Although heart disease is Australia’s single leading cause of death – killing more than 18,500 people each year – many heart attacks aren’t fatal. Some can go undetected, but still do permanent damage.
Cardiologist and 2016 Metcalf Prize-winner Associate Professor James Chong is a step closer to a new treatment for these ‘silent’ heart attacks – a protein therapy that results in stronger scar tissue with a better blood supply. This reduces the loss of function and improves the odds of long-term survival.
James and his colleagues have found that giving the protein therapy to pigs which have had a heart attack improved their chances of survival by 40 per cent, compared with control animals. Pigs are a useful pre-clinical trial animal because they have a similar sized heart and heart rate to humans.
The discovery was published last month in the journal Science Translational Medicine.
Further animal studies are needed to check the safety of the treatment and the optimum dose before trials with human patients begin.
“Ultimately, what I’m working towards is to be able to provide new treatments to extend the quality and length of life of my patients,” James says. To that end, he is also pursuing other ways to treat damaged hearts,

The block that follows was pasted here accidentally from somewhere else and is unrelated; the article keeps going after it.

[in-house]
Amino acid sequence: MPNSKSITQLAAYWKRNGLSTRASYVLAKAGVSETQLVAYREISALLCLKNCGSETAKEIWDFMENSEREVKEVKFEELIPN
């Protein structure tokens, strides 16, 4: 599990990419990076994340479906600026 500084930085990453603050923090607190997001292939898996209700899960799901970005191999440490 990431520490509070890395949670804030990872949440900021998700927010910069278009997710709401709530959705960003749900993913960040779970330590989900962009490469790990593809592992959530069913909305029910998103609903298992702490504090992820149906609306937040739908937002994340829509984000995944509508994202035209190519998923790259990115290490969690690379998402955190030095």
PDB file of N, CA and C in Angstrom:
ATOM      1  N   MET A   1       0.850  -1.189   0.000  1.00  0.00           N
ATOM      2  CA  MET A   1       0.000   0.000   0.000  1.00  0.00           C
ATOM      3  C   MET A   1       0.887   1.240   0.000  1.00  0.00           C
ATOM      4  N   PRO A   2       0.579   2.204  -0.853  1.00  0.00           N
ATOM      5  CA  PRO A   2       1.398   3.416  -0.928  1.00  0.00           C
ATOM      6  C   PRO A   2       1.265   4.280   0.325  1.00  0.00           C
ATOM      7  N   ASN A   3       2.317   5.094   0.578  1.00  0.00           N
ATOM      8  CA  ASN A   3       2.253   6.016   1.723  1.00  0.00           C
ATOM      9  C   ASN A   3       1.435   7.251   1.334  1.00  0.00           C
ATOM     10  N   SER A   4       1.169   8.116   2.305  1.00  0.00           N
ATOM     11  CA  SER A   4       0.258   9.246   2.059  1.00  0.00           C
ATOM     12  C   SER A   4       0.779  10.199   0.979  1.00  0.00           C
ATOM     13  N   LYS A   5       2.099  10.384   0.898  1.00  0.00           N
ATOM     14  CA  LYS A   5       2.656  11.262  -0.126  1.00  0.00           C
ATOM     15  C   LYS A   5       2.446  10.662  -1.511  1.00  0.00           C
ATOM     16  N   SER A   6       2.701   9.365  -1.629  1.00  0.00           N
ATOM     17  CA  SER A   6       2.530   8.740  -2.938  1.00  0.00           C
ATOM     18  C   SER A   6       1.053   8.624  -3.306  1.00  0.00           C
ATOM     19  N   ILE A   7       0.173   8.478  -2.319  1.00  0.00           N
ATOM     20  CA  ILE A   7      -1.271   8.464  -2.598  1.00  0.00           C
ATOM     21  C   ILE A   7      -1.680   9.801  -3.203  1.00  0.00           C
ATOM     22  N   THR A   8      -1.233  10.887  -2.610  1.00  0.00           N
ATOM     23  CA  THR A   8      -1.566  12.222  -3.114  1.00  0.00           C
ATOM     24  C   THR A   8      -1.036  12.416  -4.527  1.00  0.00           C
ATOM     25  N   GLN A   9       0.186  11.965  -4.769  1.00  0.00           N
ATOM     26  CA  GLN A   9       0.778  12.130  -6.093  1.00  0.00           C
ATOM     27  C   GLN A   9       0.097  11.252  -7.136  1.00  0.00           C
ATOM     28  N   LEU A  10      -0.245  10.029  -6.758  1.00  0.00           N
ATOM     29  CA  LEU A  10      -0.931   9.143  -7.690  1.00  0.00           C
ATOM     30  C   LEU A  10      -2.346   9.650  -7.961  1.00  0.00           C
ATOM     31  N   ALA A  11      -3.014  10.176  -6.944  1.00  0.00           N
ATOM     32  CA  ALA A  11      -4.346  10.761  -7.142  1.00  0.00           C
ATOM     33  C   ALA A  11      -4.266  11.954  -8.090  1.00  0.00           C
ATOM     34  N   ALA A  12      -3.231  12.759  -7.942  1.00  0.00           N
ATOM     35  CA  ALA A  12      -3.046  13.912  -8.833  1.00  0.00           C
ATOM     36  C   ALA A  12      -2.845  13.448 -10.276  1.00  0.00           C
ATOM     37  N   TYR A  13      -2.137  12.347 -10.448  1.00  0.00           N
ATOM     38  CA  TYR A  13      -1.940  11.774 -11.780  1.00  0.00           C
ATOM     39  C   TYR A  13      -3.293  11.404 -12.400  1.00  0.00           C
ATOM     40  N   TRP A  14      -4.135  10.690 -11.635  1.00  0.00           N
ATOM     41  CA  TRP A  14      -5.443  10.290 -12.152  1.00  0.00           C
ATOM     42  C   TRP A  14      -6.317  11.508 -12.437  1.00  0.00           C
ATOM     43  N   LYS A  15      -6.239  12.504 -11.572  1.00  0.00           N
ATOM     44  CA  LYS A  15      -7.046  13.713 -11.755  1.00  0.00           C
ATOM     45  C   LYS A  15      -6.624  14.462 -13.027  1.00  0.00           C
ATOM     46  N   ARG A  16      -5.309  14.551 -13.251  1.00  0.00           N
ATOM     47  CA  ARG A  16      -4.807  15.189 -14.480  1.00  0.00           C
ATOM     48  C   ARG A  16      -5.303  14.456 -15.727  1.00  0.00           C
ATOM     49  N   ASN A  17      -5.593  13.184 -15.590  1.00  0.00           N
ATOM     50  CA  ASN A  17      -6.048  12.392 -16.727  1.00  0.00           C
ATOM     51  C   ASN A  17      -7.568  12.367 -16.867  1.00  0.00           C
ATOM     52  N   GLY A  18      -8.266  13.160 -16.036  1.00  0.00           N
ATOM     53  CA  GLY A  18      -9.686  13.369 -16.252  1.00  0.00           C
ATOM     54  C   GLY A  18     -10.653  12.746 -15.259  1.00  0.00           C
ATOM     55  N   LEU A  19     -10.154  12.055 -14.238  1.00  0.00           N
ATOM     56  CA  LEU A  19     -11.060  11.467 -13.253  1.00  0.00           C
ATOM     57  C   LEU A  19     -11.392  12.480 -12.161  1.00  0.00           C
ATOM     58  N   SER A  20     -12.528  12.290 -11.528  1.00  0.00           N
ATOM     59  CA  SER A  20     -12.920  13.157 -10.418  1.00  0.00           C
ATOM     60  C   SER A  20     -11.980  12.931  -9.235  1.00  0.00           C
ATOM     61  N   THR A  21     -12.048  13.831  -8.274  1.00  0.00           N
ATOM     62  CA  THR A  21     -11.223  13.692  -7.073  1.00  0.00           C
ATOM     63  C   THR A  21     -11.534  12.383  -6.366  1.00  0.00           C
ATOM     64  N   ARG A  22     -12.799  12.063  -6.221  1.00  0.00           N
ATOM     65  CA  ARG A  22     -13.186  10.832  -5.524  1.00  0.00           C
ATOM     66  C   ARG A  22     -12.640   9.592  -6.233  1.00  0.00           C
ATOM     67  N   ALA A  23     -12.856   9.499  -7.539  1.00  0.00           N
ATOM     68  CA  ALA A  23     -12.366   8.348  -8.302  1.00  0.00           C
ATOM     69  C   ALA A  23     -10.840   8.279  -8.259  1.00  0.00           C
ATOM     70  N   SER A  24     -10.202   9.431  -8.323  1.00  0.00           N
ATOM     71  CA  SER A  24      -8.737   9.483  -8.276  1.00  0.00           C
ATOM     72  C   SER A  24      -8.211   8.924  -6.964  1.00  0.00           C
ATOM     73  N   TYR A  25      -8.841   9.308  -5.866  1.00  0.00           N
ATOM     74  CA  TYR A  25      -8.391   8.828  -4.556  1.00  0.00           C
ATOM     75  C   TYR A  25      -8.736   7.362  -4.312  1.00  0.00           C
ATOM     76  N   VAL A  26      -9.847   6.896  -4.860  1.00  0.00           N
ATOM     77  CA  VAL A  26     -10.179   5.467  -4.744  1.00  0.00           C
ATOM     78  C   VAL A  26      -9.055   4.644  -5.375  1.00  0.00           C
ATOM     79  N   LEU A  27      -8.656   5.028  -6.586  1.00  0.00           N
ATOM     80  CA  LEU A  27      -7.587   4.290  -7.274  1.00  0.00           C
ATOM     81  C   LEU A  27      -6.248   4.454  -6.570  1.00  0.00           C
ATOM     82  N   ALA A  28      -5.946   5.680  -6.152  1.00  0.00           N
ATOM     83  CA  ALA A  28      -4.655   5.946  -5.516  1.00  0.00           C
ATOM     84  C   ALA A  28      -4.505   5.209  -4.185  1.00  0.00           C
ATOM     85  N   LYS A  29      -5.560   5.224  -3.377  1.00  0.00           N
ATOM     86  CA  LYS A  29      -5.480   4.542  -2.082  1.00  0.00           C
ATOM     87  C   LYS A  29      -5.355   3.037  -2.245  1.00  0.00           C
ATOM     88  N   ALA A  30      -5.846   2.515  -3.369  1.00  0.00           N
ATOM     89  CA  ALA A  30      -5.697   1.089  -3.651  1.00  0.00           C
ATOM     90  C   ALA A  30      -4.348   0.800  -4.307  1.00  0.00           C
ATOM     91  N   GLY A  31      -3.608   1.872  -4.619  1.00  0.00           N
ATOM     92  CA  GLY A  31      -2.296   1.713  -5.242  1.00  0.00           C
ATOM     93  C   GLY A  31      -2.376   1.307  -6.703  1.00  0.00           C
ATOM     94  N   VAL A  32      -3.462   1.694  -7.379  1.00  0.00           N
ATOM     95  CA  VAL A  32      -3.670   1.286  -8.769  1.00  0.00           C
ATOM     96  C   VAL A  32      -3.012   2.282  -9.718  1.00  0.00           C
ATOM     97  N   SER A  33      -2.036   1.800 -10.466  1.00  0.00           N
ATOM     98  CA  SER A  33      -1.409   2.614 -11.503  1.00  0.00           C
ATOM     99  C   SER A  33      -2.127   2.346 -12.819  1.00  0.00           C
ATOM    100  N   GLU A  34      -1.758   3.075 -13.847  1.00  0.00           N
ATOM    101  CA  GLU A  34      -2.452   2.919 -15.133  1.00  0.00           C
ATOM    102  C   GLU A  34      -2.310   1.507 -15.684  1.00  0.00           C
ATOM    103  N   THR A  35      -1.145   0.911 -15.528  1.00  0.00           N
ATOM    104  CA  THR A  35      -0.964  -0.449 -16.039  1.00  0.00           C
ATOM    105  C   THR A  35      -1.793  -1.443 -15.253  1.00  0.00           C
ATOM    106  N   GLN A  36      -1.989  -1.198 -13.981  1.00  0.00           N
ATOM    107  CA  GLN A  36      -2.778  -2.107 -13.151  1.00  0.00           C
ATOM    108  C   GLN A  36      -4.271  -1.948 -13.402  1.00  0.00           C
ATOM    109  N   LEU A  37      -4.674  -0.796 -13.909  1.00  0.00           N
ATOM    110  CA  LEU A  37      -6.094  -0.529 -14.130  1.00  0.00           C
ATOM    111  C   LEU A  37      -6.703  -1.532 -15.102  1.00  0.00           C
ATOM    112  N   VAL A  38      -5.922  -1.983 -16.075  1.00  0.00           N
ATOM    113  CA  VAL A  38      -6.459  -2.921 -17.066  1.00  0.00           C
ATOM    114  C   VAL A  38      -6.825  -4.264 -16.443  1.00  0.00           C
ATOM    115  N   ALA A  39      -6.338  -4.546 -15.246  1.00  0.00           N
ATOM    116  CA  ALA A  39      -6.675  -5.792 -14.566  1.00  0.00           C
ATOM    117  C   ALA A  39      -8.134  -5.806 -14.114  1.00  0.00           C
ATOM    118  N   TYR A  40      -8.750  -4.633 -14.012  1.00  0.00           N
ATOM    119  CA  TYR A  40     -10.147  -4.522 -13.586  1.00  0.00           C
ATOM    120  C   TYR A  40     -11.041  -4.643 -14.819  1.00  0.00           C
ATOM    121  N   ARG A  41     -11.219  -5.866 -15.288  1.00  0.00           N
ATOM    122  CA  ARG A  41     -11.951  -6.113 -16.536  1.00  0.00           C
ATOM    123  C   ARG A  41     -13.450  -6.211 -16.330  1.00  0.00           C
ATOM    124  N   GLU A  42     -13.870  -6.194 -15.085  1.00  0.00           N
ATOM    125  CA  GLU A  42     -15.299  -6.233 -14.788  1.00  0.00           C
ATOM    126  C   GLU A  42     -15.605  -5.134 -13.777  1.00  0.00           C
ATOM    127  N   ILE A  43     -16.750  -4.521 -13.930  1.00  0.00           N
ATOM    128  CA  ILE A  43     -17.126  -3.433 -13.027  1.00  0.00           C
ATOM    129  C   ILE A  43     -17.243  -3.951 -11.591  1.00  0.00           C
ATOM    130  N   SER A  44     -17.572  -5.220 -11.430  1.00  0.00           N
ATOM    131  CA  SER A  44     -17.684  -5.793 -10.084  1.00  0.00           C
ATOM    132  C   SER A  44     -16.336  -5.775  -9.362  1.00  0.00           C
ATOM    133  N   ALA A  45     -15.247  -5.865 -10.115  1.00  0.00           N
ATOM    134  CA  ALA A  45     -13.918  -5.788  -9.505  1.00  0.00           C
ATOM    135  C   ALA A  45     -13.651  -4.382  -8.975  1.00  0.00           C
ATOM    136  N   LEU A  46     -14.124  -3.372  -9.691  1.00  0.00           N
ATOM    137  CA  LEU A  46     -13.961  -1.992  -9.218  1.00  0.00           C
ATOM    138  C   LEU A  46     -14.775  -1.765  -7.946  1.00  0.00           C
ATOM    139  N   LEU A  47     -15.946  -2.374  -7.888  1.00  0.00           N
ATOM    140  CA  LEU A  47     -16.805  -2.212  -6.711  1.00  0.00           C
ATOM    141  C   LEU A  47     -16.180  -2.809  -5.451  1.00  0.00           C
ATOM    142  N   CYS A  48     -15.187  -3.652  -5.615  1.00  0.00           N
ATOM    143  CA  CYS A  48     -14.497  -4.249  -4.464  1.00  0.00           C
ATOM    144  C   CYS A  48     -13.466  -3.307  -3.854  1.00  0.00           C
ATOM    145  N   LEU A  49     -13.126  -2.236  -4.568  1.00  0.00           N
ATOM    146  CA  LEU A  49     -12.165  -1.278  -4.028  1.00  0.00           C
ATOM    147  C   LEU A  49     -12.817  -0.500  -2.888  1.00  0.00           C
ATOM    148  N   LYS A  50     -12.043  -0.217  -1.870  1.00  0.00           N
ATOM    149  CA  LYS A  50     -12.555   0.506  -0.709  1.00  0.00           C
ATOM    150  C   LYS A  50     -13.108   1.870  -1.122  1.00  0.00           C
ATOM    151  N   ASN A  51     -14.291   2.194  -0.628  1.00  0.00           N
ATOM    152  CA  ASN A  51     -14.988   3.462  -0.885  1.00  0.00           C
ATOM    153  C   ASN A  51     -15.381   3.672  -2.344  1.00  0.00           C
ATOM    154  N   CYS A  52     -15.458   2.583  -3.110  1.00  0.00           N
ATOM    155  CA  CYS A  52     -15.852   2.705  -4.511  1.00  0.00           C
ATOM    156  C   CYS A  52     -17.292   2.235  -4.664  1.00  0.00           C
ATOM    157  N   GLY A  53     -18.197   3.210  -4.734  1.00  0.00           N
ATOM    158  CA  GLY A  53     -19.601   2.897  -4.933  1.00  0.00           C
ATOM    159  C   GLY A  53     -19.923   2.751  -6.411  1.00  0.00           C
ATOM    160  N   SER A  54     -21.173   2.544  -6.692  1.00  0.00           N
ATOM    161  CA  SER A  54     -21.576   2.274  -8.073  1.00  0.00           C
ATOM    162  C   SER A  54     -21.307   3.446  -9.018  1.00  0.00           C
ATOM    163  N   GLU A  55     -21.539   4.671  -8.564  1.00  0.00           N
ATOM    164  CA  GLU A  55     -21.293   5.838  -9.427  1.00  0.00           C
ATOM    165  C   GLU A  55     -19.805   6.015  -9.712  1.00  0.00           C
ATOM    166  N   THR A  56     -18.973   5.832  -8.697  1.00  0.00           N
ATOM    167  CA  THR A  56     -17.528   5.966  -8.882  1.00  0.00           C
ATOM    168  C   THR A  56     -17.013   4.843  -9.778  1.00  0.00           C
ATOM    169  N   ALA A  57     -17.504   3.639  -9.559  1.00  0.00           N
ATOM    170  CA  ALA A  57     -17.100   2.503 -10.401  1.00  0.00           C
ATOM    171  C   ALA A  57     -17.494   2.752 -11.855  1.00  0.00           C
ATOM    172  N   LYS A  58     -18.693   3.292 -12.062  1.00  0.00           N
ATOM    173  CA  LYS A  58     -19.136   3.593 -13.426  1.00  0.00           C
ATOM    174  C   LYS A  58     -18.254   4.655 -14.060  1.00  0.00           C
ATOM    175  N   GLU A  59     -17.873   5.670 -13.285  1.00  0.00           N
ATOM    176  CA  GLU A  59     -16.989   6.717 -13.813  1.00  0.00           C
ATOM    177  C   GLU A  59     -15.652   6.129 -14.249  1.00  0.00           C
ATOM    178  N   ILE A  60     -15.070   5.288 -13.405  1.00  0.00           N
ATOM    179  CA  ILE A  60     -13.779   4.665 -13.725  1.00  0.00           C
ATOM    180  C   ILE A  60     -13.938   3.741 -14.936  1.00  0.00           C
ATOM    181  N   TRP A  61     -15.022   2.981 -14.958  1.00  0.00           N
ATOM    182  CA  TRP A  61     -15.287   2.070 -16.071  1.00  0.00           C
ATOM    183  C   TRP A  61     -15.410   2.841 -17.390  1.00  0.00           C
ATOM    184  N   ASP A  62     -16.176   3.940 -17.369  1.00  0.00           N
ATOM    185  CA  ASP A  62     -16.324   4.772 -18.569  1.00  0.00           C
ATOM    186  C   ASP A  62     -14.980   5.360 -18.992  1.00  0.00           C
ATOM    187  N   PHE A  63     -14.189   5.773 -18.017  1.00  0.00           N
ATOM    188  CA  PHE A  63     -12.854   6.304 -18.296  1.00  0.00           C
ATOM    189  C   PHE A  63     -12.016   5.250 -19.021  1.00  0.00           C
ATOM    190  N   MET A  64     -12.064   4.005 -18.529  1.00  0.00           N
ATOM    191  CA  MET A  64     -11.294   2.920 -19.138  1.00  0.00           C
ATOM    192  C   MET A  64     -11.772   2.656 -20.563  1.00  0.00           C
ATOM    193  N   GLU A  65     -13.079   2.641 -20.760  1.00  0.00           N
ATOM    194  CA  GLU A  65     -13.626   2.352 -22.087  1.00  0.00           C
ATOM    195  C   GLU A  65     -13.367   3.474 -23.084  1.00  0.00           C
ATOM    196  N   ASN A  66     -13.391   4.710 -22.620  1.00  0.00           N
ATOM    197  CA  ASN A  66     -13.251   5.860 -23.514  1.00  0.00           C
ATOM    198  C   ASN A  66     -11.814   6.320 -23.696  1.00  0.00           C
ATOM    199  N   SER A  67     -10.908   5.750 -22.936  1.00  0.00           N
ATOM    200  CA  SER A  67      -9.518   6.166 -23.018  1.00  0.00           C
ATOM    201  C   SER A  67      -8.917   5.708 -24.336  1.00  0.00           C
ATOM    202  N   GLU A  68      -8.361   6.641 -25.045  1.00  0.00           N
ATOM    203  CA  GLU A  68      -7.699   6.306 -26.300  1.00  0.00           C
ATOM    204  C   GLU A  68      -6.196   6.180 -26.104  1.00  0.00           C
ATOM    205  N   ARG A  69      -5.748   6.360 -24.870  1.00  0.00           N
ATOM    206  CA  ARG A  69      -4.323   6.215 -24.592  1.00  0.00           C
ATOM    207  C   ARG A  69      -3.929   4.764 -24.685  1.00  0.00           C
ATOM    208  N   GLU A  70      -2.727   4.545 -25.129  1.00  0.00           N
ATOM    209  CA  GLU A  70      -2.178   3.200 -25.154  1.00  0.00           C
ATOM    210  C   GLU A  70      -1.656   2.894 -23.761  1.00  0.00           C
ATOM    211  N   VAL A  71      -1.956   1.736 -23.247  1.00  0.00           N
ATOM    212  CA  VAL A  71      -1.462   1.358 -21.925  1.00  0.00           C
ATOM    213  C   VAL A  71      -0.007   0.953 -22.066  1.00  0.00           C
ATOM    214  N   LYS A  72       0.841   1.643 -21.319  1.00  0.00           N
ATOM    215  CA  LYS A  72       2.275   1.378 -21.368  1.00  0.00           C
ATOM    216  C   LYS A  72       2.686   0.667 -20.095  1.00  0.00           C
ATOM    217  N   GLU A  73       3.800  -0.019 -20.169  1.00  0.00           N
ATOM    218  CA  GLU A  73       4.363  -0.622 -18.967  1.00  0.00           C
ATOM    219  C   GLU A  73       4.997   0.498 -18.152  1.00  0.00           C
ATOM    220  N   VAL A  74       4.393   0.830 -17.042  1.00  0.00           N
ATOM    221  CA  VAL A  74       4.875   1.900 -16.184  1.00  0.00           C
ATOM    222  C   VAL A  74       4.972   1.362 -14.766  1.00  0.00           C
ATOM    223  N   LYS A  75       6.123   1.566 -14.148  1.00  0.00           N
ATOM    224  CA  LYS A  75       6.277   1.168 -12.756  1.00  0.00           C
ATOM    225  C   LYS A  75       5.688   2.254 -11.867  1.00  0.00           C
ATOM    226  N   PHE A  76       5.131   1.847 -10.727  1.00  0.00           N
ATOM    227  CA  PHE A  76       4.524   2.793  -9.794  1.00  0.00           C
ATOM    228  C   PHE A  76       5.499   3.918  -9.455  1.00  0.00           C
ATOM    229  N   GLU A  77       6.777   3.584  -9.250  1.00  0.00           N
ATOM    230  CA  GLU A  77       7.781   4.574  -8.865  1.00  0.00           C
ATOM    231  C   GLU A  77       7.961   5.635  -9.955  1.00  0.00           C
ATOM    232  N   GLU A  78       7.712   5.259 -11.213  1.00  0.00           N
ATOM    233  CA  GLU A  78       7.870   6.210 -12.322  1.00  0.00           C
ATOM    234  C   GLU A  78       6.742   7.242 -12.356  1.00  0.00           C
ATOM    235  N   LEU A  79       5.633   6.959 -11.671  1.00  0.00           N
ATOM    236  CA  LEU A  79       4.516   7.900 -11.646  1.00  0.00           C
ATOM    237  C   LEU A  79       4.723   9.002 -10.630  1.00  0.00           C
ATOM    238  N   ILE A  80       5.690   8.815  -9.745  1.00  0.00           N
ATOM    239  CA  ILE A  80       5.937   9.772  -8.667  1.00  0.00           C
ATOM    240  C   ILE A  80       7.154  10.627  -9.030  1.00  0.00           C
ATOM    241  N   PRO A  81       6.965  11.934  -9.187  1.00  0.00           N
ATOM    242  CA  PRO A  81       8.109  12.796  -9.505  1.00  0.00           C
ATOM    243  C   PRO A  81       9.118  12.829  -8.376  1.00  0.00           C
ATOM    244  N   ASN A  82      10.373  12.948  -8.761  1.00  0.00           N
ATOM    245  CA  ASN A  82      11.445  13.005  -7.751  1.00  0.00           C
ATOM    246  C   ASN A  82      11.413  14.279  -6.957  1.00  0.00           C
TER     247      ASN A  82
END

With the Foundation’s support, he is working on a treatment for heart failure patients that works by injecting stem cell-derived heart muscle cells or ‘cardiomyocytes’ directly into the injured region.
This is one of the Foundation’s matched funding projects. We aim to provide $1 million for the project, by matching, dollar for dollar, every public donation of $500 or more. Donations can be made online.
James is a researcher at the Westmead Institute of Medical Research at the University of Sydney, and a cardiologist at Westmead Hospital.
Between newsletters, we share stem cell news on social media:
Here are a few stories we’ve shared recently:
ABC Landline: IVF pioneer Alan Trounson's work started with sheep fertility, helped forge new research into stem cells.
The Conversation (USA): Brain organoids help neuroscientists understand brain development, but aren't perfect matches for real brains
The Conversation (UK): Autism: stem cell clinics are offering treatments despite lack of evidence it works.
BBC Radio 4: Special investigation: the stem cell hard cell.
Microscopy Australia: Breakthrough protein treatment repairs damaged hearts.
Nature: Research on embryo-like structures struggles to win US government funding.
The Hill: Do you know the 3 most important health revolutions of the past decade?
AAAS: Young stem cell donors can transfer mutations to patients.
The Niche: Perspectives on CRISPR baby guy He Jiankui (贺建奎) going to jail.
National Institutes of Health (USA): NIH launches first U.S. clinical trial of patient-derived stem cell therapy to replace dying cells in retina.